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Loan modifications are failing — thanks to the banks, er, the government!

Whenever I talk with homesellers who are in dire straits – without sufficient equity to sell and/or in immediate risk of falling behind on payments – the first thing I advise them to do is consult with their lender(s) to try to structure a loan modification.  I encourage them to be honest with their lien holder(s) and let them know, point blank, that they are no longer able to keep up with payments and that, without the bank’s help, foreclosure could eventually become a reality.  Only after homeowners explore all of their options will I even take a short sale listing.

Recent news, however, may cause me to reconsider my approach.

According to USA Today, only 9% of eligible homeowners have gotten a trial mortgage modification under the Federal plan, part of the $75B housing recovery plan that was announced last March.

According to the report, B of A has only modified 4% of eligible mortgages.  JP Morgan Chase has modified 20% and Wells Fargo just 6%.  Good effort, guys.

Unfortunately, the program only applies to homeowners who are 60 or more days delinquent.  I say unfortunately, because it seems intuitive to find a way to help homeowners BEFORE they get in deep trouble, when the first signs of problems are arising.  I realize there’s room for manipulation by unscrupulous homeowners, but documentation requirements and historical payment patterns could be used to validate ‘need’ from ‘exaggeration.’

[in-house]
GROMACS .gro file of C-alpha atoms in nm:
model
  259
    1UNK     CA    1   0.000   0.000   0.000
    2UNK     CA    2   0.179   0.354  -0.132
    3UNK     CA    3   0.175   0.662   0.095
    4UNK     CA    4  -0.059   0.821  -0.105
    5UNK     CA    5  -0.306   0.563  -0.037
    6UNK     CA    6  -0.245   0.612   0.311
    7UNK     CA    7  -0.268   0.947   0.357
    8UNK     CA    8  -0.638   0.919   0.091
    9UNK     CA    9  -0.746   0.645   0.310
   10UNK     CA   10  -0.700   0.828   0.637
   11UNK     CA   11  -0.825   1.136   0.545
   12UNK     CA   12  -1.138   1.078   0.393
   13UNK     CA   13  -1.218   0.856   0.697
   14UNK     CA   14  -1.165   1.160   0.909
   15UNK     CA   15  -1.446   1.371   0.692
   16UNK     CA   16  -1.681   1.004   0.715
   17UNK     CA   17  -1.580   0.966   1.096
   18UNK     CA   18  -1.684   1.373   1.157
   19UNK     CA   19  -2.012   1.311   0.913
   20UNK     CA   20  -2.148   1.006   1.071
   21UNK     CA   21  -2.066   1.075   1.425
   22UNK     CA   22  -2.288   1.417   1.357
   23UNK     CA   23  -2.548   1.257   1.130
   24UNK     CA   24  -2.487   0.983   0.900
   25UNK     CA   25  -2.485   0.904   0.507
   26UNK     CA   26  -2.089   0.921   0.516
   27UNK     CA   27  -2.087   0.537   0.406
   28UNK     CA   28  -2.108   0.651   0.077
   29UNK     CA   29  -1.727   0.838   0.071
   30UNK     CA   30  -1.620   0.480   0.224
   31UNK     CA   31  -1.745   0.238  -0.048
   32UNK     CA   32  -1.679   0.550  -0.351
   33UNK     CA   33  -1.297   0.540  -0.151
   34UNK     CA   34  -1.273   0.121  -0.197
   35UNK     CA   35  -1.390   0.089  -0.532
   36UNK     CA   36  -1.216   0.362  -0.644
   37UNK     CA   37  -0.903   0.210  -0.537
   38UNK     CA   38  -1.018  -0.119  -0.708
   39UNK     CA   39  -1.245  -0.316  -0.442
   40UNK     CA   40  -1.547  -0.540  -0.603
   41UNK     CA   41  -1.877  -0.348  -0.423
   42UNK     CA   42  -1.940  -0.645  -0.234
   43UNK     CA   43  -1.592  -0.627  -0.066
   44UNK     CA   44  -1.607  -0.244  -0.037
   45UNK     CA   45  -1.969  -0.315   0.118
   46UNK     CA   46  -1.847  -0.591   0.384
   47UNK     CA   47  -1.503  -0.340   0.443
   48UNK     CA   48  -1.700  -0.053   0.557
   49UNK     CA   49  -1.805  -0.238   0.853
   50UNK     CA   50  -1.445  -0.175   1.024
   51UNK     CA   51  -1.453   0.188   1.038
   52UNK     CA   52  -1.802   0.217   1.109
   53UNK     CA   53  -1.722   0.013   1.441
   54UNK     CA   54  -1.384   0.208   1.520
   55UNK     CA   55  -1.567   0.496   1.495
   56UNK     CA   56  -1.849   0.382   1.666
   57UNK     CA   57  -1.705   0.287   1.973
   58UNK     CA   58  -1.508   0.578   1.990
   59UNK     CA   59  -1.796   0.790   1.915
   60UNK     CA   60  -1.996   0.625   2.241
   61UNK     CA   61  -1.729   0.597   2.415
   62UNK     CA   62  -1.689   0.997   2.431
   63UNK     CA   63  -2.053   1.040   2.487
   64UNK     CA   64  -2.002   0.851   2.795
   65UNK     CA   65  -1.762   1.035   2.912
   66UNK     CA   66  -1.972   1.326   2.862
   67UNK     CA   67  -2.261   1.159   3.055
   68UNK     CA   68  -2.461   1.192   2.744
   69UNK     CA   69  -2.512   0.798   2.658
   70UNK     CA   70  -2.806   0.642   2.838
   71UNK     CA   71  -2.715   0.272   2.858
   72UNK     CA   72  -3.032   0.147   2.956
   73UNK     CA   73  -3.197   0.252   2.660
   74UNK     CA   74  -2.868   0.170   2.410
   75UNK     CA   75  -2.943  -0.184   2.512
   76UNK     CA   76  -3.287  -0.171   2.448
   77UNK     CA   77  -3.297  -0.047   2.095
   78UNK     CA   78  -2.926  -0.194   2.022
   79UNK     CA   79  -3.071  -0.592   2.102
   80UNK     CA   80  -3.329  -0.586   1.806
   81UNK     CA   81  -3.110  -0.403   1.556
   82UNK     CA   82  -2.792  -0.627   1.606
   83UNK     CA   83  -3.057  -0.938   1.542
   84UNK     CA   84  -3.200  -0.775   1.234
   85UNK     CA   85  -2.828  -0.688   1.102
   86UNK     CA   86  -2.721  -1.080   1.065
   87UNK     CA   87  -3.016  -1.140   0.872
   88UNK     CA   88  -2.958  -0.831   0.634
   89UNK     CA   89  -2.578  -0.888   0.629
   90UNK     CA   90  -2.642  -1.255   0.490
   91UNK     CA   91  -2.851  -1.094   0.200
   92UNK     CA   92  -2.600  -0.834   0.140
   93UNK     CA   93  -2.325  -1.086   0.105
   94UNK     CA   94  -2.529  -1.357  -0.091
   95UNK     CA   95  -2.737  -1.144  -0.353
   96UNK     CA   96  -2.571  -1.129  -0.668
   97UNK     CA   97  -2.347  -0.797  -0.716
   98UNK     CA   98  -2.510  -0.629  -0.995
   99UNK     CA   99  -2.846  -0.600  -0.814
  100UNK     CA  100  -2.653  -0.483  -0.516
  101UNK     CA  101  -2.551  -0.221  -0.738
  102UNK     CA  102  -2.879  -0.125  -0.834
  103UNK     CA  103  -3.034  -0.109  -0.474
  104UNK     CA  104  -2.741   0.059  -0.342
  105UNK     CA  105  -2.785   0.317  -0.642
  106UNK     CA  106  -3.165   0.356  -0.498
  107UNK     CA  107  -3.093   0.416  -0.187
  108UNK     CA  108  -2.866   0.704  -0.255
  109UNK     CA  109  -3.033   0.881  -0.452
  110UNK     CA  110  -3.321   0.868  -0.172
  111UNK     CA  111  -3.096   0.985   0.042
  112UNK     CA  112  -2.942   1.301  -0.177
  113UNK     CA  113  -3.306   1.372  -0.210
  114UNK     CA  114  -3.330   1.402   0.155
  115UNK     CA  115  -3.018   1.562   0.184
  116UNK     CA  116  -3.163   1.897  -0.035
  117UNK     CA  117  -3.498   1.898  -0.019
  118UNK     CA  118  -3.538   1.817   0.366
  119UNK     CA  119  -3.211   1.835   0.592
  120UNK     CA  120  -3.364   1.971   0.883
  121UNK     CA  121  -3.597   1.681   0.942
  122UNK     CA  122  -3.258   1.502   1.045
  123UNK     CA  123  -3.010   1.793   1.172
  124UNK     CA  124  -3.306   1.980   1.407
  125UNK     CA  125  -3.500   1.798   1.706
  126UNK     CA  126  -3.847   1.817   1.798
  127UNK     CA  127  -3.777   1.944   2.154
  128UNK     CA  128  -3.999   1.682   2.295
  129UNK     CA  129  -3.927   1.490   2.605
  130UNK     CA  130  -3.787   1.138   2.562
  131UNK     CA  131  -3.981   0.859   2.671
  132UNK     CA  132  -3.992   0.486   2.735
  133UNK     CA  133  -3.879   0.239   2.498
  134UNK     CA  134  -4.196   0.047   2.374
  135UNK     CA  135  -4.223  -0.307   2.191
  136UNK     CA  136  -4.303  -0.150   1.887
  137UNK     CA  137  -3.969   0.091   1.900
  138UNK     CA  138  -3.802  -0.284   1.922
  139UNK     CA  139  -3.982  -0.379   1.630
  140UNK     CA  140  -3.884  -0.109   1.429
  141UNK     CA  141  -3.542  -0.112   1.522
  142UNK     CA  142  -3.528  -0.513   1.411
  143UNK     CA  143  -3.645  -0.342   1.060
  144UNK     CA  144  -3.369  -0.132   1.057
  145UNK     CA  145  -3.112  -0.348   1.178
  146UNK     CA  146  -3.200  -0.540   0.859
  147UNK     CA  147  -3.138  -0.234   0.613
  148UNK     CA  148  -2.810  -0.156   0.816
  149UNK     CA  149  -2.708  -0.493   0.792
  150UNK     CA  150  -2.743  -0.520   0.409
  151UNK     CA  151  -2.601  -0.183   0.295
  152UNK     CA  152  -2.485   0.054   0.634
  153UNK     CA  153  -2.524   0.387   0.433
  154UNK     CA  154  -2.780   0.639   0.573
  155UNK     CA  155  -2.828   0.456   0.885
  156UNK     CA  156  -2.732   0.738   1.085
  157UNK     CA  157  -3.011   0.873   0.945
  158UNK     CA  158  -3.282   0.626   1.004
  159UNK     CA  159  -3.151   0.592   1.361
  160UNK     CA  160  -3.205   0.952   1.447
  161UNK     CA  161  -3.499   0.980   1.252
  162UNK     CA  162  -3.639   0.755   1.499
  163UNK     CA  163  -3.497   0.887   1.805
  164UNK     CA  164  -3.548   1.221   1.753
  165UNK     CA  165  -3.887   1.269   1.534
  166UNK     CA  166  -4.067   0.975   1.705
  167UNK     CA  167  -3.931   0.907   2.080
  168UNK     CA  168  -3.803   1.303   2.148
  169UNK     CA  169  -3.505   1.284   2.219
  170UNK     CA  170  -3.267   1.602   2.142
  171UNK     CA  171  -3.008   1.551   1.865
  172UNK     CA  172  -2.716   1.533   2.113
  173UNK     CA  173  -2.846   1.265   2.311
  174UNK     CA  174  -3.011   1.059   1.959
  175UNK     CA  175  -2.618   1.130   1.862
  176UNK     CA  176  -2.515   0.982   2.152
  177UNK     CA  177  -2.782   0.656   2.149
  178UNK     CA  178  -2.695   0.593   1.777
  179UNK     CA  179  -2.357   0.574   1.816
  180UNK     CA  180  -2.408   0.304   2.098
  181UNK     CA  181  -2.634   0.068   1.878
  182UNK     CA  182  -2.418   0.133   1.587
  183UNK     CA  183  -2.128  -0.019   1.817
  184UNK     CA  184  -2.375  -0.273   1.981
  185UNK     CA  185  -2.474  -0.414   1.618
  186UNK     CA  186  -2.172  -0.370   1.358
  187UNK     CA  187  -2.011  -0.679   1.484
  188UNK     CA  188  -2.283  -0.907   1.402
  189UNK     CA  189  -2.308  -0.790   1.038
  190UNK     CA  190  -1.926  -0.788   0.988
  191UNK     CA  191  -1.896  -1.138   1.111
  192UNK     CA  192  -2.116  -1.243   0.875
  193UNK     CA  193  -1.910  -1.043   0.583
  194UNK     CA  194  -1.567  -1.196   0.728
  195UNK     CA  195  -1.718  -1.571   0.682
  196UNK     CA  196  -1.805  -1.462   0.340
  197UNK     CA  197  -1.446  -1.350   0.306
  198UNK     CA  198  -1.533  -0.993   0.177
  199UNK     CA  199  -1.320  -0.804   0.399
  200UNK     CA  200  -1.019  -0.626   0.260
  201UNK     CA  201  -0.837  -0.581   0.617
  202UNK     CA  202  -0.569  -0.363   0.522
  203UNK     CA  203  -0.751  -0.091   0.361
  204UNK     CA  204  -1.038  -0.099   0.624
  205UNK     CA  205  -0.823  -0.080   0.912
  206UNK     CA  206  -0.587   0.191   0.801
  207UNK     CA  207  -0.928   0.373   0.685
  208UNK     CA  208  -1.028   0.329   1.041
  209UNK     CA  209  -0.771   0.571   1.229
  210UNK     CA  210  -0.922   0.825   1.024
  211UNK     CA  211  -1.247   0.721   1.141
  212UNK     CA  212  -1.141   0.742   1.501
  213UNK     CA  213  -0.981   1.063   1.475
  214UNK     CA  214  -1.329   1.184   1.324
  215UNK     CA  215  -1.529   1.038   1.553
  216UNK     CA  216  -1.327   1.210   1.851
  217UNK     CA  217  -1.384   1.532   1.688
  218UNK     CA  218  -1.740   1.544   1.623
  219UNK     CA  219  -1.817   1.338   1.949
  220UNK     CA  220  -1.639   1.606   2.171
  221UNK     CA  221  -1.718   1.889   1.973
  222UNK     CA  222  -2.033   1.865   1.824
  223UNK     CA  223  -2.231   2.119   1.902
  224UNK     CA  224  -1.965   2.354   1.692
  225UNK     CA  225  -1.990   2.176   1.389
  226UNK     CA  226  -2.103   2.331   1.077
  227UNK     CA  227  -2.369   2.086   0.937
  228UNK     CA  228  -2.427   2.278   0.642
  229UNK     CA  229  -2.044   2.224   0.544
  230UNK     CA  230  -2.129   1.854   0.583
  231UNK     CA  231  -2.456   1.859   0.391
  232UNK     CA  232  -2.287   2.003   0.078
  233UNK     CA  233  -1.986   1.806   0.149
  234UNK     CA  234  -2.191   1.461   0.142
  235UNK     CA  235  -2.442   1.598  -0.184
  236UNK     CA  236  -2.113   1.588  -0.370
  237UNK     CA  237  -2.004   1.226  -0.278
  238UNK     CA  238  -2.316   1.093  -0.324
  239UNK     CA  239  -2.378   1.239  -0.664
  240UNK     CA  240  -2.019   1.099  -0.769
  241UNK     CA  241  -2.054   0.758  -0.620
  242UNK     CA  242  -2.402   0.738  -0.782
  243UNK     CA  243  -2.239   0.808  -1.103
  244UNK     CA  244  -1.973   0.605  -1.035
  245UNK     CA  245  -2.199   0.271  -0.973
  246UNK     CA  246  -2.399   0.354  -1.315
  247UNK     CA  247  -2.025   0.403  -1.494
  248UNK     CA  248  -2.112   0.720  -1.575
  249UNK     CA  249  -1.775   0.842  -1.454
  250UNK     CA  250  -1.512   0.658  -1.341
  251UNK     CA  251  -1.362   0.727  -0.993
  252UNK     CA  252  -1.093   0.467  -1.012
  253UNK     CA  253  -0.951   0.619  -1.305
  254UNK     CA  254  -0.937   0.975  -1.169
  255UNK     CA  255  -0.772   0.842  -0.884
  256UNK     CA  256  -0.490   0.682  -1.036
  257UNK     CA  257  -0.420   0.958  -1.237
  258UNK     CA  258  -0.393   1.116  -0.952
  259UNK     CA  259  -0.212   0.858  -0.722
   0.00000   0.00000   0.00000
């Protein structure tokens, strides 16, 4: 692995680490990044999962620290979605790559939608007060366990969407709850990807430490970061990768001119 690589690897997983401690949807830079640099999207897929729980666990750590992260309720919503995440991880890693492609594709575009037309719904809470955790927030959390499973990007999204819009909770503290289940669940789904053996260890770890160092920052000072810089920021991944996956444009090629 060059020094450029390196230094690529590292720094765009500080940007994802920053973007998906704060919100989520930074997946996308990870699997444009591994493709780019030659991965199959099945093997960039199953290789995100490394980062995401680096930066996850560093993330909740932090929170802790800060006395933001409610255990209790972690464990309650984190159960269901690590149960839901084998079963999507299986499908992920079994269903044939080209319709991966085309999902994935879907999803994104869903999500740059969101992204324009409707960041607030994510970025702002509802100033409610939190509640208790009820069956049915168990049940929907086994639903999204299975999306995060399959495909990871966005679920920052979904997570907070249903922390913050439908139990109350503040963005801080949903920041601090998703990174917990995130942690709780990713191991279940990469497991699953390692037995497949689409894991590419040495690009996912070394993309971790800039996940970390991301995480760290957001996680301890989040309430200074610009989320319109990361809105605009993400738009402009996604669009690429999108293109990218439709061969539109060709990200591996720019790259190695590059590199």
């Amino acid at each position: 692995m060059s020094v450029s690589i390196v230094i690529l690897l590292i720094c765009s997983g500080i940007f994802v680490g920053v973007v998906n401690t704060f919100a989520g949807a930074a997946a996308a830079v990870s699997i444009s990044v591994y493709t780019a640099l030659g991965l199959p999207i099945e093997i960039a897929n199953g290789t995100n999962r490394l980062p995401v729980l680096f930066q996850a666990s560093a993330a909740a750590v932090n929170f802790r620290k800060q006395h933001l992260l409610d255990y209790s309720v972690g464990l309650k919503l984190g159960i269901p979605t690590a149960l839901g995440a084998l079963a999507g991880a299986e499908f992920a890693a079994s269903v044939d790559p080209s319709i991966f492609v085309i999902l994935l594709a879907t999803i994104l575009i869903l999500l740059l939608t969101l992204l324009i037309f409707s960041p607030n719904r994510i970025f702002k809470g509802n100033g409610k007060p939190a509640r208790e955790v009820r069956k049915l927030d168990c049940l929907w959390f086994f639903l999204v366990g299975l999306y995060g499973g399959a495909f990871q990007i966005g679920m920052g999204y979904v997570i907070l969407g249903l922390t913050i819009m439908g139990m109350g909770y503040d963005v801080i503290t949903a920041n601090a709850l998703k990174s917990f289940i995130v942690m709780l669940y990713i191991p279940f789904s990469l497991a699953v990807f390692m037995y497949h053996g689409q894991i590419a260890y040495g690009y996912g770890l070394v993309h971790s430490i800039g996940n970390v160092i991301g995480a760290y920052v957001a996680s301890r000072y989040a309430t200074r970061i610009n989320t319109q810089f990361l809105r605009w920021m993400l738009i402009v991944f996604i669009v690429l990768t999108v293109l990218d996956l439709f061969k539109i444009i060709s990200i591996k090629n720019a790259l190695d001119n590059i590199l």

In response to the low success rate of the current program, the government is going to get involved and ‘require ramped-up effort’ from all lenders.  That should help.  The government has done such an excellent job so far of helping homeowners in trouble keep their homes.

Let’s be straight here.  Banks have no interest to anyone but their shareholders and no amount of government cajoling will change their motivations.  Even when lending institutions are offered financial incentives to modify practices, they’ve proven to be quiet adept at finding loopholes to maximize their gain.  Indeed, we can’t hold the banks at fault.  We need to accept their behavior as free-market capitalism in action.  I just wish the wise decisionmakers that are formulating federal policies would catch on to that fact BEFORE they enact policies that do nothing more than throw taxpayer money at the problem.

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